The Kansas City Royals proved last October how important having a good bullpen is. The team was able to virtually shorten games to six innings as a result of having Kelvin Herrera, Wade Davis, and Greg Holland pitch the seventh, eighth and ninth innings, respectively. However, the Royals are a small market team and after picking up Wade Davis’ $7 million option for 2015, the team is now committing approximately $15 million to two pitchers that throw one inning after Holland gets his salary raise in arbitration. It may not be the most popular move to the fans, but the Royals should explore trading Greg Holland while his value is at its peak. While they filled all of their holes through free agency, the team can still move Holland and inject some young, inexpensive talent into the system that can benefit them over the long-term.
The Royals can afford to do this after re-signing Luke Hochevar, who is coming off of Tommy John surgery, to a two-year deal earlier in the off-season. This is also another $4 million to a one inning reliever that the Royals have on their payroll, further vindicating the fact that they should explore moving one of them. While Tommy John recovery is far from automatic, Hochevar should be less of a concern because he is a reliever and will not be throwing as many innings. He could pitch the seventh, while Herrera and Davis get bumped up to the eighth and ninth, though all guys have “closer stuff.” Another guy to watch out of the Royals’ bullpen is Jandel Gustave, who was selected by the Red Sox in the rule five draft out of the Astros’ system and then traded to the Royals for cash. As a rule five selection, Gustave must stay on the Major League roster all season or else be sold back to his original team. The Dominican right hander has an electric arm, but erratic command. The Royals love power arms out of their bullpen, and Gustave could be another weapon if pitching coach Dave Eiland can help him iron out his command.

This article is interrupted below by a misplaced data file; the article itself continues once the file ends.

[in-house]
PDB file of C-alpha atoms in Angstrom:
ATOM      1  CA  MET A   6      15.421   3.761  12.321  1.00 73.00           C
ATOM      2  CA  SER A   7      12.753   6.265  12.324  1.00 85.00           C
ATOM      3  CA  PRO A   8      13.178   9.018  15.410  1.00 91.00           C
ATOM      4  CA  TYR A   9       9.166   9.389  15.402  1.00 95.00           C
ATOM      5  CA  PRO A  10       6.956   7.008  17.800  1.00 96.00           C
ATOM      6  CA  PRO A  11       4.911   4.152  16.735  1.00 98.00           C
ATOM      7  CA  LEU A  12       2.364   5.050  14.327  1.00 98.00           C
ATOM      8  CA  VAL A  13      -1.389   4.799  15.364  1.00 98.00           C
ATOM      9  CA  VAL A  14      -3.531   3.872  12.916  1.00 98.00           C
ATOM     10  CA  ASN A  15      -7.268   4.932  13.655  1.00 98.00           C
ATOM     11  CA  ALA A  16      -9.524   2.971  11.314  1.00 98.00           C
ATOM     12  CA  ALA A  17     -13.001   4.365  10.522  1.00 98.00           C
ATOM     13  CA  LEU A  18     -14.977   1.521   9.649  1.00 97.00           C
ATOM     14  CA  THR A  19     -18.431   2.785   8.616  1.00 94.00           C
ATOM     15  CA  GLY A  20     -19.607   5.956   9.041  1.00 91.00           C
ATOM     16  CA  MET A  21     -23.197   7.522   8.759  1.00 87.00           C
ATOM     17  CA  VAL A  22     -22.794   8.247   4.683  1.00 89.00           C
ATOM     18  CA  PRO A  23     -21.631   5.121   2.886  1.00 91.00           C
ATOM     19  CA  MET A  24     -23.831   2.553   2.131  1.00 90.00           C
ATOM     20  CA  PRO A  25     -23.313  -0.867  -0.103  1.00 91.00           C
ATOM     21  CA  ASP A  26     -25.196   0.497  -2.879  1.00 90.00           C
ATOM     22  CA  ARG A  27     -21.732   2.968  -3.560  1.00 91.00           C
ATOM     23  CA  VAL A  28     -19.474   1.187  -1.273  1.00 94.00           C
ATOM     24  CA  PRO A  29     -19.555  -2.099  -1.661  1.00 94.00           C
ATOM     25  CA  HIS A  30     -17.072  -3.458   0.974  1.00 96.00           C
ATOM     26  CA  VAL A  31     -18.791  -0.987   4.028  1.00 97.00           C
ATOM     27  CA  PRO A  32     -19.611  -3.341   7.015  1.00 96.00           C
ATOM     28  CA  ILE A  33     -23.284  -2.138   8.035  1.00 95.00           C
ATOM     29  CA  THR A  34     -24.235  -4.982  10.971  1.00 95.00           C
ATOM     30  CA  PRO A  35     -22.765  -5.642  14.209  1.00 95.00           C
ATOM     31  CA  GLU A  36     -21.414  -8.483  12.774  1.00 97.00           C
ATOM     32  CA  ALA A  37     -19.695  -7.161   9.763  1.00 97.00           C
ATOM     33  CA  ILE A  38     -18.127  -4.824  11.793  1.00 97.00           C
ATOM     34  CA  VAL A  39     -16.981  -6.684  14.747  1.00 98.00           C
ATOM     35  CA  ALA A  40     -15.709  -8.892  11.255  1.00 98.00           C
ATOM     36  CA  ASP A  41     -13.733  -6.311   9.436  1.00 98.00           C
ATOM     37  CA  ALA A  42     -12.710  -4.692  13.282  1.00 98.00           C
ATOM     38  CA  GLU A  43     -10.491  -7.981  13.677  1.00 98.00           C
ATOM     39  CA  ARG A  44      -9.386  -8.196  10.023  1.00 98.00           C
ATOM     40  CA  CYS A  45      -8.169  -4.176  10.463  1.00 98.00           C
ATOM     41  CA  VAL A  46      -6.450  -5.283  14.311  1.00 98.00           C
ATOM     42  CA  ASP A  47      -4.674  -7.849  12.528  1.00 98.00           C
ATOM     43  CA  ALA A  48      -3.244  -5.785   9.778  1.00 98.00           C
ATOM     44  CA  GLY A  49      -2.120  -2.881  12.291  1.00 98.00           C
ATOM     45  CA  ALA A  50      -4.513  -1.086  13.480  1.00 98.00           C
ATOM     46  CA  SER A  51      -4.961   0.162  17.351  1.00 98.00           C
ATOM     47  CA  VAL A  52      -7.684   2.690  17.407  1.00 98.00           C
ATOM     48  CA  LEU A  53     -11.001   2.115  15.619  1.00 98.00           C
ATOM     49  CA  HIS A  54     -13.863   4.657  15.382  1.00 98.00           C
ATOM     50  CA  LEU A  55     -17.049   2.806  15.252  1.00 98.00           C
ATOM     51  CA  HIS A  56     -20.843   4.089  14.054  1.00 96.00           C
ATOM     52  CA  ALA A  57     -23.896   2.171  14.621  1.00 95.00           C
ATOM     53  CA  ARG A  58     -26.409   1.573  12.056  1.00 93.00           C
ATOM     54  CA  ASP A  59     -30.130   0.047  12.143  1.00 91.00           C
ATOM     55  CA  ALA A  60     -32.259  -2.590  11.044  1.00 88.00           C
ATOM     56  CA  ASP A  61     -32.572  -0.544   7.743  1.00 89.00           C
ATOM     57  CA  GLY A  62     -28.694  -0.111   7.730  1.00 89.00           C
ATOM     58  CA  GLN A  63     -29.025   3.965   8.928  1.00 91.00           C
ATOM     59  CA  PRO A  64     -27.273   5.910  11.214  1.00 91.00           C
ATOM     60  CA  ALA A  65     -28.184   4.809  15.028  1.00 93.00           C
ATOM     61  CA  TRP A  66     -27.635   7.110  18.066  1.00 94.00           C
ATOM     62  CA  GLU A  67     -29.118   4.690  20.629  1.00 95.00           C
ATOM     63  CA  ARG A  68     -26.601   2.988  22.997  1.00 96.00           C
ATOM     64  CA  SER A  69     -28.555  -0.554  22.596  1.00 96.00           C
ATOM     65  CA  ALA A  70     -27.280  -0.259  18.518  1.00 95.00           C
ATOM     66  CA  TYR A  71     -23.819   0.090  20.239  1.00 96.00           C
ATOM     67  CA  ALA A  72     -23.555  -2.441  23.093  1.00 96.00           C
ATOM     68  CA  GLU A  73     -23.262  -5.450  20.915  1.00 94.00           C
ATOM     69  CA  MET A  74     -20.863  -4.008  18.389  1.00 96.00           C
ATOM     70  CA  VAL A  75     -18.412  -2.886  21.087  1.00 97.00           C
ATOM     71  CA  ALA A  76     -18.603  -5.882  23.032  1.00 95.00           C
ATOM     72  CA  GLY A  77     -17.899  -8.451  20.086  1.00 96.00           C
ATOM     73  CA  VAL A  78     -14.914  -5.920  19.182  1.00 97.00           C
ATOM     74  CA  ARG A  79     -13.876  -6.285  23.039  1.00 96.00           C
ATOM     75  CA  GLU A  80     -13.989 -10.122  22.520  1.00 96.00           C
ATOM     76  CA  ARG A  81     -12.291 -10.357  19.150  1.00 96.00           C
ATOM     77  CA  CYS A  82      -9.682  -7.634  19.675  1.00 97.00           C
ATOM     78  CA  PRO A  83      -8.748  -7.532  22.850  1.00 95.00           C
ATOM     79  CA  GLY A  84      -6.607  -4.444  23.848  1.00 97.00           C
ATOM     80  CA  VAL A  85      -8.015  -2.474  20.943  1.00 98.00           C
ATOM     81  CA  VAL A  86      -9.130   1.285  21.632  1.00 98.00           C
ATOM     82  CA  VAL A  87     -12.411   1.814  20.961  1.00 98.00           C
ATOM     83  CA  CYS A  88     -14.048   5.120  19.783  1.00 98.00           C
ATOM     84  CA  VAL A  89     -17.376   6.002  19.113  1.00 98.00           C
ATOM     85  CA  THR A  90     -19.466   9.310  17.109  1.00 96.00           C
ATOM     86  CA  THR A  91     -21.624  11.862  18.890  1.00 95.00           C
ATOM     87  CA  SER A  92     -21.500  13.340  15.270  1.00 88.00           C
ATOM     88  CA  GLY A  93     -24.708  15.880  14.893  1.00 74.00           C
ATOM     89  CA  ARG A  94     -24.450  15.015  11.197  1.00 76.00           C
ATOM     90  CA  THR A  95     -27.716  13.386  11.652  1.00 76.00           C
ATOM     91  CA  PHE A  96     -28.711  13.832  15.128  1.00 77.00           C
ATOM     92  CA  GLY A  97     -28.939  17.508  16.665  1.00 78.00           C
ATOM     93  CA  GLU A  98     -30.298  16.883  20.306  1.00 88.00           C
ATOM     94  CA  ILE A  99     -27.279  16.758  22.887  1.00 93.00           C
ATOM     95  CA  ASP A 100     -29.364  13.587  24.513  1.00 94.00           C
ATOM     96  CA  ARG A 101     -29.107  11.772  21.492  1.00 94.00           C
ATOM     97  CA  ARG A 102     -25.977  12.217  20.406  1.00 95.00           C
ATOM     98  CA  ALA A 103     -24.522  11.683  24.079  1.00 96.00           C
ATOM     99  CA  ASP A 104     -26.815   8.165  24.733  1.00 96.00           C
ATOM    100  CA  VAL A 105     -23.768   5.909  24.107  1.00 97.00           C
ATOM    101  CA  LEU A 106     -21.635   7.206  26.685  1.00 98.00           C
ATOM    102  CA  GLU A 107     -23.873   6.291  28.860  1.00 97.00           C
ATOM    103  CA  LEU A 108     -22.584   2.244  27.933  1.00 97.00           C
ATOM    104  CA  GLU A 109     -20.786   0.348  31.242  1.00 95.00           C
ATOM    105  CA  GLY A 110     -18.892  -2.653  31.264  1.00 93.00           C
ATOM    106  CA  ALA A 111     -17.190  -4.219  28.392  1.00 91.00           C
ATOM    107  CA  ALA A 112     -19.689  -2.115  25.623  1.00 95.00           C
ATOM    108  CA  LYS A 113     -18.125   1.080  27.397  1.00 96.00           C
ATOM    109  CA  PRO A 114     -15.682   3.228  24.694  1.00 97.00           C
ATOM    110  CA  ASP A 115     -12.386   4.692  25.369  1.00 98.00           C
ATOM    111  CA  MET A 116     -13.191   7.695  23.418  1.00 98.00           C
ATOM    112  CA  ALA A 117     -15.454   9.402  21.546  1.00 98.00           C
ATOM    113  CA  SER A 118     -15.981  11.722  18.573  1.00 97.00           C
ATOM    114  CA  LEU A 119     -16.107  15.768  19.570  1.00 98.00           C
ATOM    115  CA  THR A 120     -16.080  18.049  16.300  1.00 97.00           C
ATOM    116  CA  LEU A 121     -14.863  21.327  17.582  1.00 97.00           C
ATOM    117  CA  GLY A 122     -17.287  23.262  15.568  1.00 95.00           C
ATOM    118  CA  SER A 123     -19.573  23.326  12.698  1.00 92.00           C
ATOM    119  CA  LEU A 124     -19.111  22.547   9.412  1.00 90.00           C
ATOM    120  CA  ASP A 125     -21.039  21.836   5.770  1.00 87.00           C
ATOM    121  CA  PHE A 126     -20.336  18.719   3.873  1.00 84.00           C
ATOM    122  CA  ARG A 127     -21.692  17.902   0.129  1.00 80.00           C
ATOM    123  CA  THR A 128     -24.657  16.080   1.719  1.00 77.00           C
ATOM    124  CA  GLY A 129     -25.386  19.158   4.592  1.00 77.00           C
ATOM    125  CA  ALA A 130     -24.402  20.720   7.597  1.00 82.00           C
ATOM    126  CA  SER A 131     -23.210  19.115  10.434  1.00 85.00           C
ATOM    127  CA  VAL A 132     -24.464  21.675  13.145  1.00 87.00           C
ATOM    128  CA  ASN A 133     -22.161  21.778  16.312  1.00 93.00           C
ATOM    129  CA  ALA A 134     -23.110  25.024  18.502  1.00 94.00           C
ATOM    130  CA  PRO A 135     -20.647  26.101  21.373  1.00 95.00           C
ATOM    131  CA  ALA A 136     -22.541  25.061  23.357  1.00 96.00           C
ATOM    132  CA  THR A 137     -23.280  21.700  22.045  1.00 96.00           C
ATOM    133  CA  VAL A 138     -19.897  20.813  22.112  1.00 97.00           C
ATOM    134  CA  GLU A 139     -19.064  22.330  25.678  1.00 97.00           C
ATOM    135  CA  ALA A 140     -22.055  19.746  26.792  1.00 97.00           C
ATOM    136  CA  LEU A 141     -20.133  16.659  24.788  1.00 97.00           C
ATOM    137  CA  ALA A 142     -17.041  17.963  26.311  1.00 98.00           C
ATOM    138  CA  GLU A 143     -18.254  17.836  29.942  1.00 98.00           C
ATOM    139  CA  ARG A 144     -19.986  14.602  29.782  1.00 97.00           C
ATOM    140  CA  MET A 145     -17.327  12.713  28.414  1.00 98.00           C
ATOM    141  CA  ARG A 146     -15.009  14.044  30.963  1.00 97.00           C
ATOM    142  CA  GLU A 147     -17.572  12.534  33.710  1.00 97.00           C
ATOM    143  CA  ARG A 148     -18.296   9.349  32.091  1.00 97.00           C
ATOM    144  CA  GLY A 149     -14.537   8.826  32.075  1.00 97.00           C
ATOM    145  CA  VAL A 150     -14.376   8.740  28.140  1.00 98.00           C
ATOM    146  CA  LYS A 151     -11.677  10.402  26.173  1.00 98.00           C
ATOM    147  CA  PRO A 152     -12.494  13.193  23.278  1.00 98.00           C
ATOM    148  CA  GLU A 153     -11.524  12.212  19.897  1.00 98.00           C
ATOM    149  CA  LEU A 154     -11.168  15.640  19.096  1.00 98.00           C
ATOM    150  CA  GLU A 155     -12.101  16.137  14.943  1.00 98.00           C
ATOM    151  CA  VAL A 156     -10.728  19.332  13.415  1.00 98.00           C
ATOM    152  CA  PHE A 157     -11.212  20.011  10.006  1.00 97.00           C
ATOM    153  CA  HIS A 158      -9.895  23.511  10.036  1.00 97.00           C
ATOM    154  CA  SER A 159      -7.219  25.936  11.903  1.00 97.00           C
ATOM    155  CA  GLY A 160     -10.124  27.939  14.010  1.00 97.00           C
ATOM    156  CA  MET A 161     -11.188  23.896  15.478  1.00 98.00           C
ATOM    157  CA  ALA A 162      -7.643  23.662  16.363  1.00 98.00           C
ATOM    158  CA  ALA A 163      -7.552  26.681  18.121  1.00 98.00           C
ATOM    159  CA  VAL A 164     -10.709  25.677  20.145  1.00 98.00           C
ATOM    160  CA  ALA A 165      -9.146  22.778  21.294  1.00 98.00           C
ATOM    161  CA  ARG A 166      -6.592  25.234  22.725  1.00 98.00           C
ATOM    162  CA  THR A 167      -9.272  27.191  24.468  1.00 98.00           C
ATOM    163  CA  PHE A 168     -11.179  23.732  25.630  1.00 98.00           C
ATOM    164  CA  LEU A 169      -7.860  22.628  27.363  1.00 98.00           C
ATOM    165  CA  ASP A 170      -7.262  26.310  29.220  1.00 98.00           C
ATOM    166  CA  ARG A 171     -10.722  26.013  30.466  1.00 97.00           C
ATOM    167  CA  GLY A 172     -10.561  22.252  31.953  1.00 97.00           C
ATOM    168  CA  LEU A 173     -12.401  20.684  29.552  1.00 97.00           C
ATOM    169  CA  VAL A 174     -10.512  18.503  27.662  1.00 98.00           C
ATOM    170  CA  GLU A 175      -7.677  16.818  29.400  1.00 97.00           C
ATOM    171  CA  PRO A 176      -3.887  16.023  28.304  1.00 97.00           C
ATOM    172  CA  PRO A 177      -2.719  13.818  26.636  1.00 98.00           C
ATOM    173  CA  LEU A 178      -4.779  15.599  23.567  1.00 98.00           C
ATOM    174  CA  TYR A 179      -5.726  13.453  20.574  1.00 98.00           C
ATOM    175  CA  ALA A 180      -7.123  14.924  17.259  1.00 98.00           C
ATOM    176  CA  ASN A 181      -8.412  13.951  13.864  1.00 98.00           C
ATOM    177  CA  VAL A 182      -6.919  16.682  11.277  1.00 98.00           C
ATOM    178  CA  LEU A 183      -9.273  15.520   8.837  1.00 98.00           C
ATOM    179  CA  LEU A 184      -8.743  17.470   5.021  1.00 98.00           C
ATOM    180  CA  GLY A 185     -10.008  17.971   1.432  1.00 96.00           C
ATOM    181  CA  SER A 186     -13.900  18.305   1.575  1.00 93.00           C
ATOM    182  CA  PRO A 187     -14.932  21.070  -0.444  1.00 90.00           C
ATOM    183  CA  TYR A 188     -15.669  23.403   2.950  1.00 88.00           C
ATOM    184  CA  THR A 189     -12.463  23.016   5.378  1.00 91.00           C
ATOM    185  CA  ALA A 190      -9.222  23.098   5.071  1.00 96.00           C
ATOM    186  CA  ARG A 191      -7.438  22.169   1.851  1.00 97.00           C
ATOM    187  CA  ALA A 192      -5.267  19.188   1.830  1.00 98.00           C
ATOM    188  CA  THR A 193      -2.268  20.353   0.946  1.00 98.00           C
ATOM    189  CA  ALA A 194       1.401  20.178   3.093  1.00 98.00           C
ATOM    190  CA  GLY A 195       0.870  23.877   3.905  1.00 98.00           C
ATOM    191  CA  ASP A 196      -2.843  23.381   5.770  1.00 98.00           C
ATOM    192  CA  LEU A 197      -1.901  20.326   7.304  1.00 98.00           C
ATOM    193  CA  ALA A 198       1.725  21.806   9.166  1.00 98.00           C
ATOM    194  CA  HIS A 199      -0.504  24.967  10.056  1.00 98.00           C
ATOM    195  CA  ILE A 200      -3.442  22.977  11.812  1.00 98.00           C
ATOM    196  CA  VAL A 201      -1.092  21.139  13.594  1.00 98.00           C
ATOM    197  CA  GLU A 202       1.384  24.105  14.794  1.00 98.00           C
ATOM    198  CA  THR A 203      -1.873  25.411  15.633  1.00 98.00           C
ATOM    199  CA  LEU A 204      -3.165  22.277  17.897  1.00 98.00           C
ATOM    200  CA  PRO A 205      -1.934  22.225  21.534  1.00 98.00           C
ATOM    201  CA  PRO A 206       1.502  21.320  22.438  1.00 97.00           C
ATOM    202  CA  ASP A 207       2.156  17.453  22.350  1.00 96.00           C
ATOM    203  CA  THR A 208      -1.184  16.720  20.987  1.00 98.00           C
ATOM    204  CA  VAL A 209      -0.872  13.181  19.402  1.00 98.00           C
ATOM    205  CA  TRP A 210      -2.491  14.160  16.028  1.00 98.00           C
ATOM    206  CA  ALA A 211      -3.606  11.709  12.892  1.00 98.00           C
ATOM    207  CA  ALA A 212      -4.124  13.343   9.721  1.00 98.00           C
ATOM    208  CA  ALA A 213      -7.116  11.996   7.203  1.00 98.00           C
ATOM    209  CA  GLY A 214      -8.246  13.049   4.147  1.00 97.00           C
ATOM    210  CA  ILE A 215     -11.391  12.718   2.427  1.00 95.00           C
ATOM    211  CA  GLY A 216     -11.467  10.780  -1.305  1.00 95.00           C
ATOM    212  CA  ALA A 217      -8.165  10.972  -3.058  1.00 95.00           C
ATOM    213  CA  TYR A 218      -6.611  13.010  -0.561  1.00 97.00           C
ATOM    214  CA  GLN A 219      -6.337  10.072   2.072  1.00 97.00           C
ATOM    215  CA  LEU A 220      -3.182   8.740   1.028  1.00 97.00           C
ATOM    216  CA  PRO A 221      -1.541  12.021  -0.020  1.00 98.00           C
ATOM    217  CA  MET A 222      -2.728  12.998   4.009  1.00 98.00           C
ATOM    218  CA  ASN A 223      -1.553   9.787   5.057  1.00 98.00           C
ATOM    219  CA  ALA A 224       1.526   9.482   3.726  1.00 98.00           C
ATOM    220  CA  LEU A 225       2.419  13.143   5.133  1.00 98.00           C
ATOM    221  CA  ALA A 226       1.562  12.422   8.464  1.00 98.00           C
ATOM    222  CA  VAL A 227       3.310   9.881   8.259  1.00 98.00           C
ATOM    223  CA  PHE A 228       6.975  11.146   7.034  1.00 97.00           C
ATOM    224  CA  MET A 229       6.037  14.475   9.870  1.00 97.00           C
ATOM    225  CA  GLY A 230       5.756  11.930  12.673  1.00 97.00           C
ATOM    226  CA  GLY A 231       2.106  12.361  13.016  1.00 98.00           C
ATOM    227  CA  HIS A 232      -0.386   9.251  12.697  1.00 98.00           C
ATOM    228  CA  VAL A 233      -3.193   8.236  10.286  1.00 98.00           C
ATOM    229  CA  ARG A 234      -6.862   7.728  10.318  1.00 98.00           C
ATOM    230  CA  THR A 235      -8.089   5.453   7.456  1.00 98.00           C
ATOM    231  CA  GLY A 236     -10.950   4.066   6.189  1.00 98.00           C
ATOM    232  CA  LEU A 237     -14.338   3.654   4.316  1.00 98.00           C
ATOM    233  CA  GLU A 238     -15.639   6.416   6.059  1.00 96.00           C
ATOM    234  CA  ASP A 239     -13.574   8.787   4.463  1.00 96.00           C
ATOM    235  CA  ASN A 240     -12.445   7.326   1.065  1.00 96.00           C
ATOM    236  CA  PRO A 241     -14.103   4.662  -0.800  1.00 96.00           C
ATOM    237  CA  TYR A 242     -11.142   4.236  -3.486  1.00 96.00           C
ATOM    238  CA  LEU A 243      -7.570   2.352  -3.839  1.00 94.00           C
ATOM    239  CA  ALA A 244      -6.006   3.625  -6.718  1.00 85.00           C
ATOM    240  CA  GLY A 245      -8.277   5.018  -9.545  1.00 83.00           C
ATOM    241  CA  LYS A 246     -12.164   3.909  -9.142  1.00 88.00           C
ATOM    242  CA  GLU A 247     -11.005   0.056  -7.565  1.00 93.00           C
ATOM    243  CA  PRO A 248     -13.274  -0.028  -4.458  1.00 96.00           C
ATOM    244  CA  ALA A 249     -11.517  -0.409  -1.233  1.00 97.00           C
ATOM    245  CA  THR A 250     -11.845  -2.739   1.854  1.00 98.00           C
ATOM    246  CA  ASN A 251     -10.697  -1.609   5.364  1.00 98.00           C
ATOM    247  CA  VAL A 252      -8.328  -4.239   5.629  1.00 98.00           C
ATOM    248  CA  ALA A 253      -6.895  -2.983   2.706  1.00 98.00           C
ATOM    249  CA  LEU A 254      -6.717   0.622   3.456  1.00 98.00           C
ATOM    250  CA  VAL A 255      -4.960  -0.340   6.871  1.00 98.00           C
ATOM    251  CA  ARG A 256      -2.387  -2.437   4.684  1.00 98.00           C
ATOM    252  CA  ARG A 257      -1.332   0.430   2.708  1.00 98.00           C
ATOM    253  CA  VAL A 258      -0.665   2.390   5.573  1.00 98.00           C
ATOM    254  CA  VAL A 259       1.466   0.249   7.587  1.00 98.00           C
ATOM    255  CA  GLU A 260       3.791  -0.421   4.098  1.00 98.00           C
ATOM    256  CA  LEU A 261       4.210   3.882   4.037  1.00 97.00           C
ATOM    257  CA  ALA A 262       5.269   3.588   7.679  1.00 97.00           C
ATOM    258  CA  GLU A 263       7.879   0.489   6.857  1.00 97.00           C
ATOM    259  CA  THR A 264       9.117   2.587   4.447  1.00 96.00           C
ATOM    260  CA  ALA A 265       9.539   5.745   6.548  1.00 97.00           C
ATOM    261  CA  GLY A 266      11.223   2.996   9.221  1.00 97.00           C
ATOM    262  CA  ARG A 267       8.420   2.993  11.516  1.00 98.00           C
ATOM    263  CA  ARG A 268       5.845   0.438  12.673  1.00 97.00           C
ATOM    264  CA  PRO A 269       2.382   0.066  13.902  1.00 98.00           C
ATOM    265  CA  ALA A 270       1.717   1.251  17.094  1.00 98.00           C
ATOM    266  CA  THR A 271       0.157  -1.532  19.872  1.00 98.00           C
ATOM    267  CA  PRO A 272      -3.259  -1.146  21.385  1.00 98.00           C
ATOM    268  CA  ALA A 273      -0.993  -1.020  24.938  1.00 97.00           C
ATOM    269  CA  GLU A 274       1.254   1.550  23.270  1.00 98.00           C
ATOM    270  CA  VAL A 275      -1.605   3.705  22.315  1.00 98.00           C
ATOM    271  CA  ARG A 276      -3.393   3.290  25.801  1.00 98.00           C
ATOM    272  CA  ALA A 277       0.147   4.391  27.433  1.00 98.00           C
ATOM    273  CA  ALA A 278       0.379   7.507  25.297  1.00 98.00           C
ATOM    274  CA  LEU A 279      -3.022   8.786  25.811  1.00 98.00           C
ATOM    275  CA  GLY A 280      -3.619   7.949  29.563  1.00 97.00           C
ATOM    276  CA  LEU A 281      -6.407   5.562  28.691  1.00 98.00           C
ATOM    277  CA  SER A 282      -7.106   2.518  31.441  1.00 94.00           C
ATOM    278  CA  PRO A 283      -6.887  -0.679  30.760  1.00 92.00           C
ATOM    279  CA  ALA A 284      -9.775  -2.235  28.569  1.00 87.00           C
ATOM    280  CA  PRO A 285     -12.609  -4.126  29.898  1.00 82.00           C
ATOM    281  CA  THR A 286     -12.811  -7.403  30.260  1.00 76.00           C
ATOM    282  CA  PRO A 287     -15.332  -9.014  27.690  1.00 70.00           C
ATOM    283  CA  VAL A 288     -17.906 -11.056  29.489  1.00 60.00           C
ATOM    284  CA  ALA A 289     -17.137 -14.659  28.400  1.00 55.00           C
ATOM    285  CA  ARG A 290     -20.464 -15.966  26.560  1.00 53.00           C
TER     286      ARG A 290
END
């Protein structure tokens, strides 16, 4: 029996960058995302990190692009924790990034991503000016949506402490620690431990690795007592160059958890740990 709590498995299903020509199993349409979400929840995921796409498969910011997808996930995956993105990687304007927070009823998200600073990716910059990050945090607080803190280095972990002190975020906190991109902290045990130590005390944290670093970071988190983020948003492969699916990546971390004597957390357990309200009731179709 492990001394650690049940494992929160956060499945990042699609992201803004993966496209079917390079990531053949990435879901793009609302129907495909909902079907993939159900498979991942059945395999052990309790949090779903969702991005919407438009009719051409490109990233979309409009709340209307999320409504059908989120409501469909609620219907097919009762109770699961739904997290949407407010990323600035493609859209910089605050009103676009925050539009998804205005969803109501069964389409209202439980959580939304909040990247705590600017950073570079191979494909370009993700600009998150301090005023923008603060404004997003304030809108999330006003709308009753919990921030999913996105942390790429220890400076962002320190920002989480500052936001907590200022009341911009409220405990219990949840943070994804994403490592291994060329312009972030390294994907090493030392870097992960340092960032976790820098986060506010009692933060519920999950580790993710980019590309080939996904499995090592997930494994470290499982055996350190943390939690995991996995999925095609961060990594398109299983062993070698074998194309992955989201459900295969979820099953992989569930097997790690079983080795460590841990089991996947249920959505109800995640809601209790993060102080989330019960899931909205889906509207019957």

The Royals had this deal with Joakim Soria as well. They extended him rather than trade him to get prospects in return, and Soria ended up requiring a second Tommy John surgery. Some scouts feel that Holland’s mechanics also do not bode well for his long-term durability, which could potentially be red flag moving forward. He is also not going to get any cheaper, as he will only command more and more as he continues to get raises through the arbitration process and is a free agent after the 2016 season anyway.
Would it be easy to trade Holland, who has arguably become the best reliever in the game? No. But the Royals have plenty of other internal options to fill the closers’ role. They could also benefit both in the short and long-term by clearing approximately $9 million as well as importing more young players into the system that the team controls for the long haul. The Royals are definitely primed for another postseason run in 2015. They can, however, afford to part ways with one of their most valuable commodities and look toward the future while still having arguably the best bullpen in baseball.